From the current realities, neither agriculture nor manufacturing stands the chance of propelling Africa into global reckoning in the unfolding socio-economic scenarios, except circumstances undergo drastic changes. Although manufacturing-led development – the hitherto dominant development paradigm – has been associated with some of the biggest development gains in history, it is arguable if the same could be said to have any significance in Africa. Globally, agriculture’s share in GDP is estimated at only 3.2 per cent. African economies rely heavily on agriculture. A World Bank report had it that, for Sub-Saharan Africa, the agriculture sector’s share in GDP was 12.7 per cent in 2009, and provided employment to more than 60 per cent of the labour force. On the other hand, the contribution of manufacturing to African countries’ GDP is smaller than the global average.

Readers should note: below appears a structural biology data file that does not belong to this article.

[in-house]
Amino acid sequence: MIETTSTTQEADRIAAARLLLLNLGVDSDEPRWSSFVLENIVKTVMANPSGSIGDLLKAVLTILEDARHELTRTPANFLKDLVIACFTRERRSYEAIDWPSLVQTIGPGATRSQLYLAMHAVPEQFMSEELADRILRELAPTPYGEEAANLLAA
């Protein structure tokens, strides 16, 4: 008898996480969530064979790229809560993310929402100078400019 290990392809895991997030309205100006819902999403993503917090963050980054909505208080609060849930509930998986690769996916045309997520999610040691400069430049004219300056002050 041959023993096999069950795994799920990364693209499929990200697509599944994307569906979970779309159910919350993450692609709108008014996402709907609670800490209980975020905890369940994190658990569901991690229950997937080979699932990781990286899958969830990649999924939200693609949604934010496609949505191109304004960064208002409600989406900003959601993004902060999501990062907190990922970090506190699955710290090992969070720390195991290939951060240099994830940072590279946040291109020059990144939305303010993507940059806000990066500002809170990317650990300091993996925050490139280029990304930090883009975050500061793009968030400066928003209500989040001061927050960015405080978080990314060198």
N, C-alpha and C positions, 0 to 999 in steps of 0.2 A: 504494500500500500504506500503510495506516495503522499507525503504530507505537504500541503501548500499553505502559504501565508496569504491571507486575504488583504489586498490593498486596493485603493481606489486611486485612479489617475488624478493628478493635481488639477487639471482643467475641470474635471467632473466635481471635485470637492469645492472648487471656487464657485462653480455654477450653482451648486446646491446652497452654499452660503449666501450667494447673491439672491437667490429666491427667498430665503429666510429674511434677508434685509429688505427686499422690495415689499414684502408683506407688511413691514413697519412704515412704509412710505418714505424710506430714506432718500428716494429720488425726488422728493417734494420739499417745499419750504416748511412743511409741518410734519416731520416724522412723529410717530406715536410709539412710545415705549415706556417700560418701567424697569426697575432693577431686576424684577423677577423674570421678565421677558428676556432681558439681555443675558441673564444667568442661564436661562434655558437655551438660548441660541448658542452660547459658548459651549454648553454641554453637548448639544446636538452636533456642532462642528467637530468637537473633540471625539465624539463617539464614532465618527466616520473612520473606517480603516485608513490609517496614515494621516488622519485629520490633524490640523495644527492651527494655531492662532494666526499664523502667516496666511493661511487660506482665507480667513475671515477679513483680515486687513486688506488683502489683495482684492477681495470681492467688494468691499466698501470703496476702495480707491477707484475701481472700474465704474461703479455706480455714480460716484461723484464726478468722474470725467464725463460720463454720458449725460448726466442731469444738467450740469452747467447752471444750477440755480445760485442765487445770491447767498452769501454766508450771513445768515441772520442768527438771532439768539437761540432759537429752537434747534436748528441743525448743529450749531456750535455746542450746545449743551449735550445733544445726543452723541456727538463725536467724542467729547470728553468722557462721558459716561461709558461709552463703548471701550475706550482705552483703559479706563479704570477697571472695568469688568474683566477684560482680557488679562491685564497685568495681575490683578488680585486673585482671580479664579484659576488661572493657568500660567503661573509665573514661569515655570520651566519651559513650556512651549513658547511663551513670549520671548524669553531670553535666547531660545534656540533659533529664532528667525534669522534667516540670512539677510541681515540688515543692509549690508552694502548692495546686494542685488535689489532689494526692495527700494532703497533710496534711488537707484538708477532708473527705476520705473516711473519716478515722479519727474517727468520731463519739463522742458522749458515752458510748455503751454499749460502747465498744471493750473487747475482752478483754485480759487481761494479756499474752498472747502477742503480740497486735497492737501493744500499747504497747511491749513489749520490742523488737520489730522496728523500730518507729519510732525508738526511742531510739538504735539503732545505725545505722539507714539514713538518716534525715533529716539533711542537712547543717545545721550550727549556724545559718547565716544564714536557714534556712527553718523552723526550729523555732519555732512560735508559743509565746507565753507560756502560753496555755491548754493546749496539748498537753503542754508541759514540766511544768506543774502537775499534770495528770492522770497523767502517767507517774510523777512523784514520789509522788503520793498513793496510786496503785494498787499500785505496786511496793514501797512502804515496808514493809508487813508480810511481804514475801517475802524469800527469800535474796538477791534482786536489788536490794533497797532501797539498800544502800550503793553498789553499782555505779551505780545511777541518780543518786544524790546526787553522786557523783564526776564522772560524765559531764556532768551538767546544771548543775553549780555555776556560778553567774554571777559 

Reliable data on Africa’s core real sector of the economies are very crucial. But – working with the often unverified and subjective figures, sometimes quoted in global or local conferences and economic summits – the available figures on these critical sectors remain uninspiring in some ways. According to a 2010 World Bank Development Indicators, sectoral share of GDP in Sub-Saharan Africa over a five-year period of 2005 to 2009 indicated that agriculture declined from 16.9 per cent in 2005 to 12.7 per cent in 2009; manufacturing decline from 13.1 per cent to 12.9 per cent; while services grew from 51.7 per cent to 56.6 per cent over the same period.